Neurobehavioral functions affected by methyl bromide exposure were evaluated in California structural and soil fumigators using methyl bromide and sulfuryl fluoride. Sampling data revealed that structural fumigators are exposed for up to 1.5 hrs/day to 0-2.2 ppm methyl bromide and/or 10-200 ppm sulfuryl fluoride, and soil fumigators can be exposed to 2.3 ppm methyl bromide over an 8-hr day. Subjects were grouped for statistical analysis on the basis of exposure history: (a) Those exposed primarily (80% or more of the work period with exposure potential) to methyl bromide (N=32), (b) primarily to sulfuryl fluoride (24), or (c) to a combination of methyl bromide and sulfuryl fluoride (40-60% of each) for a minimum of one year (18) and (d) those not exposed high concentrations of any chemicals (29 Referents). Fumigators using methyl bromide reported a significantly higher prevalence of 18 symptoms consistent with methyl bromide toxicity than did Referents. Methyl bromide fumigators did not perform as well as Referents on 23 of 27 behavioral tests (chosen to reflect methyl bromide effects), and were significantly lower on one test of finger sensitivity and one of cognitive performance. These consistent differences suggest that even the low levels of methyl bromide found in fumigation today may produce slight neurotoxic effects. The greater number of symptoms and reduced performance on all cognitive tests in sulfuryl fluoride fumigators compared to the Reference Group plus the absence of published research on this compound suggest that the data base for sulfuryl fluoride is inadequate.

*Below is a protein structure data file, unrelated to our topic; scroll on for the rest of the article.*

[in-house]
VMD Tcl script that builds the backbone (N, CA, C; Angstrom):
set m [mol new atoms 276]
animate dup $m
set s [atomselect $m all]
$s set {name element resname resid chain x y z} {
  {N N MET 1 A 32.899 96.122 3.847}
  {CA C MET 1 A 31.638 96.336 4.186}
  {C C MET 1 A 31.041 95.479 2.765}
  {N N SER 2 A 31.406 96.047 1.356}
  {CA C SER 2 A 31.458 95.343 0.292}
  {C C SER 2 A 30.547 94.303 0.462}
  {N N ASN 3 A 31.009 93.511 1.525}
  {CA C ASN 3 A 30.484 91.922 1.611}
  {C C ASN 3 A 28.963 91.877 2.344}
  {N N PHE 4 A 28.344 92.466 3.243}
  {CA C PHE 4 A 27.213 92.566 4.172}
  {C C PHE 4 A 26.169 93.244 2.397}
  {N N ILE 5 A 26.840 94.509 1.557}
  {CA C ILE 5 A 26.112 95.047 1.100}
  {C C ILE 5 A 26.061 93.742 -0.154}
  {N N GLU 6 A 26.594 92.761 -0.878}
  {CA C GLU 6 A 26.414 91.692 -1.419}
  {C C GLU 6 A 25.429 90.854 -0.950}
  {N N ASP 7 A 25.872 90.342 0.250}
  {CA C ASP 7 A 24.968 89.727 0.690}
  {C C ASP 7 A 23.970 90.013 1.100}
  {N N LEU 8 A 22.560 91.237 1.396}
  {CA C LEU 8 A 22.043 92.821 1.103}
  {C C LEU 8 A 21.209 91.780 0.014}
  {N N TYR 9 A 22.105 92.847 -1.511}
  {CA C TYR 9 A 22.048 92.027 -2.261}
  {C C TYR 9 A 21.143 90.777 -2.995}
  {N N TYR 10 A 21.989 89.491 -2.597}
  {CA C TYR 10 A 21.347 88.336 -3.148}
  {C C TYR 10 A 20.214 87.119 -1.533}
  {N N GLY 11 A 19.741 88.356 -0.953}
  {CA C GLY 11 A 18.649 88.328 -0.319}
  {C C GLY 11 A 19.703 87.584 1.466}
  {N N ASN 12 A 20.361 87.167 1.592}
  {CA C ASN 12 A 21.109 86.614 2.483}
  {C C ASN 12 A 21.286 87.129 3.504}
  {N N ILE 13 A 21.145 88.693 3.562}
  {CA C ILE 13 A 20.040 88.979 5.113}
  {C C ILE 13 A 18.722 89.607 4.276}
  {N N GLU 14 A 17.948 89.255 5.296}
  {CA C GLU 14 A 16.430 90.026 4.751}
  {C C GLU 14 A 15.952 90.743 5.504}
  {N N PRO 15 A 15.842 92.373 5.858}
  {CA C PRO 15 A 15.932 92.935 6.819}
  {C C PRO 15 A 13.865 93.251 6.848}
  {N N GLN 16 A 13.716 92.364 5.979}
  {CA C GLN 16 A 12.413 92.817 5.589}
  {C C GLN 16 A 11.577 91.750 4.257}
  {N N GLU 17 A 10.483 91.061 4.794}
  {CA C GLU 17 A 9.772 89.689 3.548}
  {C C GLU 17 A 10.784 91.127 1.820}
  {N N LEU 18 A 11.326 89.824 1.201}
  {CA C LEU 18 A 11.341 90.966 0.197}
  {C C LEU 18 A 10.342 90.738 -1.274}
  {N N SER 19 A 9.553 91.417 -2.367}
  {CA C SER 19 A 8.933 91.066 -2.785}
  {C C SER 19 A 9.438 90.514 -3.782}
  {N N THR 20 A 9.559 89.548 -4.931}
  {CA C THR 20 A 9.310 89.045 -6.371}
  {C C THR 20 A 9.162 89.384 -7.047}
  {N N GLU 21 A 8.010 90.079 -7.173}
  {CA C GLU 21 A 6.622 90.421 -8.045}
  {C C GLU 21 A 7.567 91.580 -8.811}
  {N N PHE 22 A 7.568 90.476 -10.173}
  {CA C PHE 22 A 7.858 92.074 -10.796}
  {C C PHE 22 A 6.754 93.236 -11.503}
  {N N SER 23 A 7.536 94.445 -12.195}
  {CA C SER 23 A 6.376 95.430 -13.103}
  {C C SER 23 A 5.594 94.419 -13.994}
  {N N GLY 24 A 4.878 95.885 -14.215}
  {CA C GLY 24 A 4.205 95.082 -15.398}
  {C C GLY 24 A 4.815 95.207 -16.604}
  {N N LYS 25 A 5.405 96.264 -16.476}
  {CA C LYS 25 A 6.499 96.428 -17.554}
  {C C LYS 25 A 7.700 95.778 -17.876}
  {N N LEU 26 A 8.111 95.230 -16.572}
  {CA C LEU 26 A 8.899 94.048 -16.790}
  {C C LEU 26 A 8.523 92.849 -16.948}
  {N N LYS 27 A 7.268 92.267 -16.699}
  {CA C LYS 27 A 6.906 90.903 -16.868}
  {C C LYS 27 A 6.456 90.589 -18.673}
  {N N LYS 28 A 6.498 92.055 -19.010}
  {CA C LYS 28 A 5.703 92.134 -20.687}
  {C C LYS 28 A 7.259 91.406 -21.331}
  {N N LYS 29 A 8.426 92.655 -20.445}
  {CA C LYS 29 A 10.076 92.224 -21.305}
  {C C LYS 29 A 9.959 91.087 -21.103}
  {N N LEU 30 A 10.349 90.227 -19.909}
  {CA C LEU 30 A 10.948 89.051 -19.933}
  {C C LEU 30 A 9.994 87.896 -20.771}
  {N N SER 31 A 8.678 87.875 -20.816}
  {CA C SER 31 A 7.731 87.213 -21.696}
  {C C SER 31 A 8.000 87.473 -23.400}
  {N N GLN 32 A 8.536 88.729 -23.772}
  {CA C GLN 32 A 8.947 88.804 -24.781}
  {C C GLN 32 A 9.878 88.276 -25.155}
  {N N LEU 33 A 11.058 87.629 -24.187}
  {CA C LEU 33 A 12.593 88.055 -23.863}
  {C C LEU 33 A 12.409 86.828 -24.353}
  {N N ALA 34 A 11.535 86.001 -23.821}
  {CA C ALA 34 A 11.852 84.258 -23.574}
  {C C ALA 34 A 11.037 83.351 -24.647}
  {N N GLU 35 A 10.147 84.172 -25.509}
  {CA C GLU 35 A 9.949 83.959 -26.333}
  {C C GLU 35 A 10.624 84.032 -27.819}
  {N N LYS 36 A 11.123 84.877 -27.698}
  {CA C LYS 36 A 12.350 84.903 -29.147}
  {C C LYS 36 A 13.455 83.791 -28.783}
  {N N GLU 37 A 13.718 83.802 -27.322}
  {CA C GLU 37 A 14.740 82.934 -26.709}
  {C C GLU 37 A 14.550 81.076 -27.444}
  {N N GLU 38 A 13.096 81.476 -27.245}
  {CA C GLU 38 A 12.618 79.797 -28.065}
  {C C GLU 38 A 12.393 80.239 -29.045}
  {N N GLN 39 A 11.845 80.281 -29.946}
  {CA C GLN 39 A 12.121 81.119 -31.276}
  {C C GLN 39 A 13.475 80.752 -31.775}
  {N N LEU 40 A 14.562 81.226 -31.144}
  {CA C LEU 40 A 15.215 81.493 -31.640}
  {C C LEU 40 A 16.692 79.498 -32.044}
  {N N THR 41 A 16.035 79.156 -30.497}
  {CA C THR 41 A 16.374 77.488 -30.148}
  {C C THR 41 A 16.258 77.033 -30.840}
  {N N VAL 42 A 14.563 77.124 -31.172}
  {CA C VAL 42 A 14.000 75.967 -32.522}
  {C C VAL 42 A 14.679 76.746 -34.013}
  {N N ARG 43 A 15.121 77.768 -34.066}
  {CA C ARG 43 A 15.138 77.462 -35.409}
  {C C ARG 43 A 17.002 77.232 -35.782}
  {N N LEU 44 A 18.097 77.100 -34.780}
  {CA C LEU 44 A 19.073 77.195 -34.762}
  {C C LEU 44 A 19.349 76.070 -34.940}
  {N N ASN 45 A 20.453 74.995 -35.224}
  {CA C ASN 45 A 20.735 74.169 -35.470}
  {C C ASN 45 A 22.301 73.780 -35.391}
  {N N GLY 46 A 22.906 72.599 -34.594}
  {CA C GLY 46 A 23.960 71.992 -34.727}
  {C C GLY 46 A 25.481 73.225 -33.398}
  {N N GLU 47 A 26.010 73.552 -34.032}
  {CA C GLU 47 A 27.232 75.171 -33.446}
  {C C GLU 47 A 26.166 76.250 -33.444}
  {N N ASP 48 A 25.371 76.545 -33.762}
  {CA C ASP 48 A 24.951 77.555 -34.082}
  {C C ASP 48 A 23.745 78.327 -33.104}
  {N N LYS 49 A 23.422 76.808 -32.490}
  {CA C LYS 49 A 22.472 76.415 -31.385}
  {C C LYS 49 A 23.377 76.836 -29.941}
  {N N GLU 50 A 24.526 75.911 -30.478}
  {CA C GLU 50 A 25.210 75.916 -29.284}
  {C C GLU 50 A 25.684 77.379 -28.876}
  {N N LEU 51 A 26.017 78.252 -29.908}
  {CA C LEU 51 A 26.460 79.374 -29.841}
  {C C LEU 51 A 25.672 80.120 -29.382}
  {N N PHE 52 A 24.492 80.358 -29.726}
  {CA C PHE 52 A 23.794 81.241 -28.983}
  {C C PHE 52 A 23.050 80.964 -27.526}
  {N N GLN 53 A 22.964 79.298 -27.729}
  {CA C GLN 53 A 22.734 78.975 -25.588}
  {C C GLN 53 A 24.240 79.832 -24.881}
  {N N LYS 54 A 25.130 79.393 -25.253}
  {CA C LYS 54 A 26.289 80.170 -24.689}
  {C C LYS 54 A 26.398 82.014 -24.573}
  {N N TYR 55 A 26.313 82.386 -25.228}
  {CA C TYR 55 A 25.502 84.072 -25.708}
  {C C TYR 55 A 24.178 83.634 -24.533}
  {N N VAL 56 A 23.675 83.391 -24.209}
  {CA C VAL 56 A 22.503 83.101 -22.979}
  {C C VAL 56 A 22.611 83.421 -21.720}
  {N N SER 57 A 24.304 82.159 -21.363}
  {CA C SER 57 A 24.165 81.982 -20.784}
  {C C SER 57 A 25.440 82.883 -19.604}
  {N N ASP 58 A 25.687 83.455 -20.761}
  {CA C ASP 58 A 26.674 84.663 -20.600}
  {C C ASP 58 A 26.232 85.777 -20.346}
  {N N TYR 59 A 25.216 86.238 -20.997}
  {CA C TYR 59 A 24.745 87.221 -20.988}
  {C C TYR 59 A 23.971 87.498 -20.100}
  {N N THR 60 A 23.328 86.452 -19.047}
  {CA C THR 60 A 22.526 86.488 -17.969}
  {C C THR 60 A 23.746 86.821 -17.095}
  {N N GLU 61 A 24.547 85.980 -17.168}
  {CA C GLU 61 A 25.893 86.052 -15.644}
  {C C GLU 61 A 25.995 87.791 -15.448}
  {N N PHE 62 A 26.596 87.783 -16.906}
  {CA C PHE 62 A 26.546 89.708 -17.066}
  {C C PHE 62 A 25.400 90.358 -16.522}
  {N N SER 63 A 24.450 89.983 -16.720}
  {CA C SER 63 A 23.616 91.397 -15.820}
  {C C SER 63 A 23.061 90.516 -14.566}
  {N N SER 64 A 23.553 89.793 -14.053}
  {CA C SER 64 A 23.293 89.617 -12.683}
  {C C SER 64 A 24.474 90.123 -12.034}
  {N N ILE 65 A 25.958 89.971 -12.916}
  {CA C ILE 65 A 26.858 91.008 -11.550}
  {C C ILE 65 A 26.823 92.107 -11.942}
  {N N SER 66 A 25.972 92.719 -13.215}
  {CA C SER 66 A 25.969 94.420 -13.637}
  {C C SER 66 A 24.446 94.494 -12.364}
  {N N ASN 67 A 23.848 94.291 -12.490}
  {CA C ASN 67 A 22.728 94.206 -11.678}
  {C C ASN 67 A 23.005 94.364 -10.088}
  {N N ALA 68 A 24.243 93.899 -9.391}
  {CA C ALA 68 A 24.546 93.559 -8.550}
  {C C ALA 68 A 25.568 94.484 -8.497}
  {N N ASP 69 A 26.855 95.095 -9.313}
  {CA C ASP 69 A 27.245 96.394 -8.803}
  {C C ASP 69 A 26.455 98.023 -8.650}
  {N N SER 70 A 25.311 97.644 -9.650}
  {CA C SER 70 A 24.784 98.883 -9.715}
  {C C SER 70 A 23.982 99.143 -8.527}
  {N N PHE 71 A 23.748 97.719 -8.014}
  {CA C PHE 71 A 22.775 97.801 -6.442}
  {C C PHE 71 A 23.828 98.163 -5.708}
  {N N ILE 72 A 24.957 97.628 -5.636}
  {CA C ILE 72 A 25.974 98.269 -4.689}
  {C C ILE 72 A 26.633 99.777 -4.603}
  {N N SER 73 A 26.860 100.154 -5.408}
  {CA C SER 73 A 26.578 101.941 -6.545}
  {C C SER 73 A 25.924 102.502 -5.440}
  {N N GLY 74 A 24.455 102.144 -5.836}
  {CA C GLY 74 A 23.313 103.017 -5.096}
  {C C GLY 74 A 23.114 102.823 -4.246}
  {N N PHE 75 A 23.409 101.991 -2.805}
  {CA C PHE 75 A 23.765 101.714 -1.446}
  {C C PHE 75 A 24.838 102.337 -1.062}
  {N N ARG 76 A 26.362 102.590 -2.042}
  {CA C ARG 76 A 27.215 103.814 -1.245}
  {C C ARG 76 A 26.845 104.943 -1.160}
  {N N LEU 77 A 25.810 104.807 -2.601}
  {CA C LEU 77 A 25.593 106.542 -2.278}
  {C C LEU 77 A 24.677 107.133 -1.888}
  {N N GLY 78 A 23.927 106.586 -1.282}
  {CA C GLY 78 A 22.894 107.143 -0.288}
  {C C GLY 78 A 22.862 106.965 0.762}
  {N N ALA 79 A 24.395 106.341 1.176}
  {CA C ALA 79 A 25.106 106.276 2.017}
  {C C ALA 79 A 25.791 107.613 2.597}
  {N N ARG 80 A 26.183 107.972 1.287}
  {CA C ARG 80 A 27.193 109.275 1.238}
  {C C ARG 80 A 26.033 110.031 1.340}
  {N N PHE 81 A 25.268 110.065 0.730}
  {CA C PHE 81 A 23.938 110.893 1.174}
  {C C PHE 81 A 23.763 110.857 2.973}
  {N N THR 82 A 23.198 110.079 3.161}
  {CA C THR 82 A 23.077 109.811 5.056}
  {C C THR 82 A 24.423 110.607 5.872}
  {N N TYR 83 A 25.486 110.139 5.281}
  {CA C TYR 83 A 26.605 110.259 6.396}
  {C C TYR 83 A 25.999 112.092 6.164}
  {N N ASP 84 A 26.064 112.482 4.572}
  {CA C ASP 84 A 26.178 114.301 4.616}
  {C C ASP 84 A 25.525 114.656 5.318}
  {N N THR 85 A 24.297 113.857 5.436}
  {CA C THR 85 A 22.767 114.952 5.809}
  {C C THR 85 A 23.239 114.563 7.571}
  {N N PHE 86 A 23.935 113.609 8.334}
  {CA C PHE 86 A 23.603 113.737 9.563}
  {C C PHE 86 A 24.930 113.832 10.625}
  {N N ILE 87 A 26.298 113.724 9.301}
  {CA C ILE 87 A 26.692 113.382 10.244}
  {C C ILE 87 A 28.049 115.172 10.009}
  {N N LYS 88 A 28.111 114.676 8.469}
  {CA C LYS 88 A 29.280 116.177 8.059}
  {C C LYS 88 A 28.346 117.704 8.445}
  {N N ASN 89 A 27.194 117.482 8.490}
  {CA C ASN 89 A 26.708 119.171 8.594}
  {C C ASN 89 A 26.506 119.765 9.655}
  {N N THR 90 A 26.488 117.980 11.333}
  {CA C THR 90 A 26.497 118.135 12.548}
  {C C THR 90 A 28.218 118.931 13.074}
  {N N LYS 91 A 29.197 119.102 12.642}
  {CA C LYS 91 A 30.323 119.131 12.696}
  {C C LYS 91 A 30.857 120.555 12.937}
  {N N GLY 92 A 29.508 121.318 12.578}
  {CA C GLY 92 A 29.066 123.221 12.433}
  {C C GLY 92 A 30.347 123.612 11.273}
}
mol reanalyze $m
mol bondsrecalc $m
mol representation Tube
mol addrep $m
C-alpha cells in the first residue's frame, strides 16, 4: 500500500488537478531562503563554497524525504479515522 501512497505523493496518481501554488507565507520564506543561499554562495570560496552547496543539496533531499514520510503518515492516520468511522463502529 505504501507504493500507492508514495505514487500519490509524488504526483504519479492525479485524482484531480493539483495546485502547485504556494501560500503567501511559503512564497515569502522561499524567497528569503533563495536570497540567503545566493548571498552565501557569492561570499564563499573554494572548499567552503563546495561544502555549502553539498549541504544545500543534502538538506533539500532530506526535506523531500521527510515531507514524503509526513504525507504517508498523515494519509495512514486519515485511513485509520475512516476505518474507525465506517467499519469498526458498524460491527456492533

|Original language||English (US)|
|Number of pages||20|
|State||Published - 1986|
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